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Eswatini government accused of using Covid-19 as an exc...

Africa

TROUBLED KINGDOM

Eswatini government accused of using Covid-19 as an excuse to avoid a meeting between opposition and SADC

From left: Foreign ministers Lemogang Kwape of Botswana, Naledi Pandor of South Africa and Frederick Shava of Zimbabwe. (Photos: Facebook / Flickr / GCIS / United Nations DESA)

Eswatini’s political opposition says the country’s government is trying to use Covid-19 restrictions as an excuse to prevent its political opponents from meeting the Southern African Development Community (SADC).

Foreign ministers Lemogang Kwape of Botswana, Naledi Pandor of South Africa and Frederick Shava of Zimbabwe visited Eswatini last weekend and met Foreign Minister Thuli Dladla and other members of the government to discuss the violent and destructive protests which had rocked the country the previous week. 

The three ministers were representing SADC’s security organ troika, which has taken up the crisis in Eswatini. Violence exploded last week when protesters destroyed commercial and government buildings and vehicles, and security forces responded with lethal force, killing scores of people, according to opposition sources. 

Swazi opposition political parties and civil society groups were not invited to the meeting with the SADC ministers on Sunday, 4 July, but they came in at the end and persuaded the ministers to return to Eswatini at a later date to meet them.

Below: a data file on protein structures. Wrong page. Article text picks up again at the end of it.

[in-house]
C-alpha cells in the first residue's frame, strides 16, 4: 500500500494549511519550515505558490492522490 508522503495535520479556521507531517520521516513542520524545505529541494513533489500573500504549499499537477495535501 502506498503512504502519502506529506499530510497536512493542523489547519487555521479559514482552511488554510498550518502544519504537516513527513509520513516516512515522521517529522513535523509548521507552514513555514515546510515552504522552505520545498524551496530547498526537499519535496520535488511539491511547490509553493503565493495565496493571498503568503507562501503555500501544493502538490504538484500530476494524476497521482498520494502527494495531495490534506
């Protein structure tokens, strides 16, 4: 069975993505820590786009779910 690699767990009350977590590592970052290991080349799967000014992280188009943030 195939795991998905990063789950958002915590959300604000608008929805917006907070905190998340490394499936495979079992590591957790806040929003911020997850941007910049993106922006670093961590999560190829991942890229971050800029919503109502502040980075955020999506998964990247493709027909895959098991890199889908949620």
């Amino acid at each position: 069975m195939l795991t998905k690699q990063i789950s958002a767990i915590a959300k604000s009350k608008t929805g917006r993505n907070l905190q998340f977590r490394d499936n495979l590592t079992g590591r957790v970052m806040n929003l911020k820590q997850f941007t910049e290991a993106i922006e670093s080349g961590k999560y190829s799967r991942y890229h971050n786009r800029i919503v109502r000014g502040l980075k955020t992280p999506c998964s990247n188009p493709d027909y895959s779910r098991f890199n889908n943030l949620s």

This was confirmed at a virtual ministerial conference of the SADC organ on Wednesday. SADC sources said the ministers agreed that the ministerial delegation which had visited Eswatini would be “redeployed for a follow-up engagement with stakeholders”.

SADC has not said when the ministers will return, but the Times of Swaziland quoted Dladla as saying the ministers would return this week. 

However, Eswatini’s Multi-Stakeholder Coordinating Team, which represents the main political and civil society opposition, says the government is trying to prevent the SADC ministers from meeting them. 

Human rights lawyer Thulani Maseko, the chairperson of the team, wrote to SADC Executive Secretary Stergomena Tax on Friday about a letter which had been written by Dladla on behalf of the Eswatini government to Kwape on 7 July about the return visit of the SADC ministers. 

In her letter, Dladla requests Kwape to send “a capacitated team of experts to assess the current situation, including site visits”. But Dladla also warns in the letter that her government might tighten up on Covid-19 restrictions over the next few days to counter the third wave of the pandemic in the country.

This would “hamper the envisaged national consultations”, Dladla’s letter continues. 

In his letter to Tax, Maseko said Dladla’s letter to Kwape showed the government was trying to “delay, frustrate and undermine the engagement of the Troika Ministerial Team with the wider organs of the Swazi civil society and including political parties and other critical voices, including the voices from within Parliament”.

Maseko noted that the SADC ministers had had a substantive meeting last week even though the third wave of the pandemic had already hit the country. It was “deeply concerning” therefore that the government was only now saying that Covid-19 restrictions must be observed just when the SADC ministers are to meet with “wider stakeholders outside of Government structures”.

He added that, “We view the position and attitude of the government as placing impediments, roadblocks and obstructions to the meeting between the Organ Troika Ministerial Team and the voices outside of the Government. 

“It is our view that the conduct of the government seems to be intended to frustrate and undermine the efforts of the SADC to find a meaningful, permanent solution to the fundamental governance problems of the country.” DM

Gallery

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